Wednesday, 26 September 2012

King River Paddling

The King River is situated in a beautiful little valley that forms the heart of one of Victoria's best wine regions. The river has its beginnings at Mount Buggery on the crest of the Great Dividing Range and flows down to meet the Ovens River near Wangaratta.

As the catchment of the river is mostly within National Park and State Forest its waters are clean and pure. Just before the river emerges from the forest is Lake William Hovell. This dam must be undersized for its catchment as it seems to be perpetually full, and as a result the dam spills frequently, sending water down the valley and turning the river into a favourite destination for white water paddlers.

Our bushwalking club regularly runs rafting trips on the King as it's a great stretch of river to play on. The run downstream of the dam is around 6km in length, taking just over an hour to complete. The car shuffle is short as well and all on sealed roads which makes it possible to have multiple runs in a day. Rapids up to grade 3 standard are spaced along the river and a weir downstream of the put in point is another exciting feature.

Natahl and I headed over to the King a couple of Sundays ago to join the usual crew for a day of paddling on the river. Everyone else had arrived the previous day and completed a couple of runs. It was amusing to hear of their tales of woe; everyone had swam at least once, and on one occasion a rapid managed to empty the raft of all paddlers.

We arrived below the dam wall to meet Richard, Garry, Rechelle and Sam in time for their first run of the morning. As everyone was getting ready Tahl and I wandered over to the spillway, which is always a spectacular sight.

For the first run we took two rafts. Tahl and I paddled side by side, with Sam at the helm. Tahl looked quite the part in her borrowed cag, PFD and oversized helmet.

We ran the weir safely and were proceeding down the rest of the river, when running what we refer to as the "corkscrew rapid". Towards the end of the rapid I was flung out and into the river; first swim for the day! Sam and Tahl were soon able to pull me back in.

The King isn't all rapids; in places is fairly placid.

One of its interesting characteristics of the King is its steady flow. It doesn't have the "pool-drop" nature of some other rivers, such as the Indi (Upper Murray). As a result it is not necessary to do a lot of forward paddling, but on the downside it means that if something goes wrong in a rapid the debris continues down the river. Pools are handy to collect flotsam such as paddles, watercraft and even the odd paddler that may have come adrift.

It was a beautiful day for paddling, with blue skies, reasonable temperatures and little wind. A great first day on the water for Tahl.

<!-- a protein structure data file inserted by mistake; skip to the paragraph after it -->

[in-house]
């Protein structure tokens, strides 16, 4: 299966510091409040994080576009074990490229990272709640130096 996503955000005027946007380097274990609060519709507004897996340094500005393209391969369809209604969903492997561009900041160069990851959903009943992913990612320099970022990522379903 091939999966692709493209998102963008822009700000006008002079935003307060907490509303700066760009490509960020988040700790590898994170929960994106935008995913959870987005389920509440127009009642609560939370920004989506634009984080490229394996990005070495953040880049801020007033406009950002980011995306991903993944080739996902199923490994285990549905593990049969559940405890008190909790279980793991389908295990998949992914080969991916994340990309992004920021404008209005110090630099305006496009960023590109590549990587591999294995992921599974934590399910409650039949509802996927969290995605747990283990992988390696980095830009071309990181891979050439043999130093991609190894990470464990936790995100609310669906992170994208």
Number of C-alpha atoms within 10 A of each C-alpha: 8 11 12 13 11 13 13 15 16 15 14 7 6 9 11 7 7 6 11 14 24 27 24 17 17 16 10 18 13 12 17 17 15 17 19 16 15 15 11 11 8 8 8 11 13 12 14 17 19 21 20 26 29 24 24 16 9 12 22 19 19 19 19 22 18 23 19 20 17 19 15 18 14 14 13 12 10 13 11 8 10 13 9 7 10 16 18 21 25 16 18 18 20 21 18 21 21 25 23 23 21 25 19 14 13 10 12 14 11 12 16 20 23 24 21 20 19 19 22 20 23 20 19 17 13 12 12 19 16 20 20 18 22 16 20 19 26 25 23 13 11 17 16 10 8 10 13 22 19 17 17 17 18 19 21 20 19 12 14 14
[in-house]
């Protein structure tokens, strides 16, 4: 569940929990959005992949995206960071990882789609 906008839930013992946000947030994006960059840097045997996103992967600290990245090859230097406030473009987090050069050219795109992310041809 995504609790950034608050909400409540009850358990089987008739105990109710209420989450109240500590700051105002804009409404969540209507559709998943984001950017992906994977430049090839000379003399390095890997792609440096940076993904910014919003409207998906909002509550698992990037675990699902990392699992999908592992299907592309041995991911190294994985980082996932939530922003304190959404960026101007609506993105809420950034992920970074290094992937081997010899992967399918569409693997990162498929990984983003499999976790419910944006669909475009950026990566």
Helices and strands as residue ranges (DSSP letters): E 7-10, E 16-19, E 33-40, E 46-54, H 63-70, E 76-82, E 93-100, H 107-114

Towards the end of the run the gradient flattens out and the river becomes more cruisy. Sam decided it was time to relax at the helm.

We soon arrived at the take out point, piled into the cars and went back up to the dam for lunch.

For the second run we reconfigured ourselves, with Rechelle, Richard, Tahl and Garry in the raft and Sam in his kayak. My weapon of choice was the trusty packraft. I don't have any photos of the packraft on this trip, but here's one from last year's King River trip:-

I got through the first rapid beneath the spillway without any hassles, then we rounded the corner to the weir. We'd noticed on the previous run that there were two standing waves after the weir instead of the usual one. They were both of similar height, but the second one had the actual hydraulic in it. Sam went first in his kayak, shooting for river right. I then followed, but not immediately afterwards, and ended up slightly more central in my line. The first wave was fine, but then I hit the second one. I can remember looking up and seeing the packraft above me with my legs still in it as I did a massive backflip of epic proportions.

I was flung out of the raft fairly quickly, as is usually the case with the packraft. I also lost the paddle somewhere in the commotion. After bobbing up off to the right hand side, where ideally I should have paddled, I saw the others had come through on the raft, and Sam was perched in close to the weir wall on river right. My raft was floating away, but I knew the others would get it. After making my way over to river left the rafters hauled me in; I'll never forget the half horrified, half amused look on Tahl's face! After being in the water for maybe a minute in total the water was starting to chill me off a little, though not enough to make me shiver. Sam had managed to grab my paddle and thrown it into the raft as it went past, and whilst I was swimming over to the main raft he collected my packraft and brought it over. Soon I was back in it paddling away. The interesting thing about the whole ordeal was I didn't have experience the water up the nose & blood rush to the head that usually accompanies such misadventures.

The rest of the paddle was fairly uneventful, and as usual was great fun in the little packraft. It was quite amusing to look across to the raft and see Rechelle and Tahl with matching blue helmets paddling away.

We finished the run and called it a day. The river was running at around 1.05m, and having paddled it at both lower and higher levels I have to say this level was the most interesting, with a good bumpy ride and enough water to avoid scraping. Hopefully next time I don't have to suffer the embarrassment of being the only swimmer for the day - and, to make matters worse, on two separate occasions! Thanks to Sam, Garry, Rechelle, Richard and Natahl for making it a great day.

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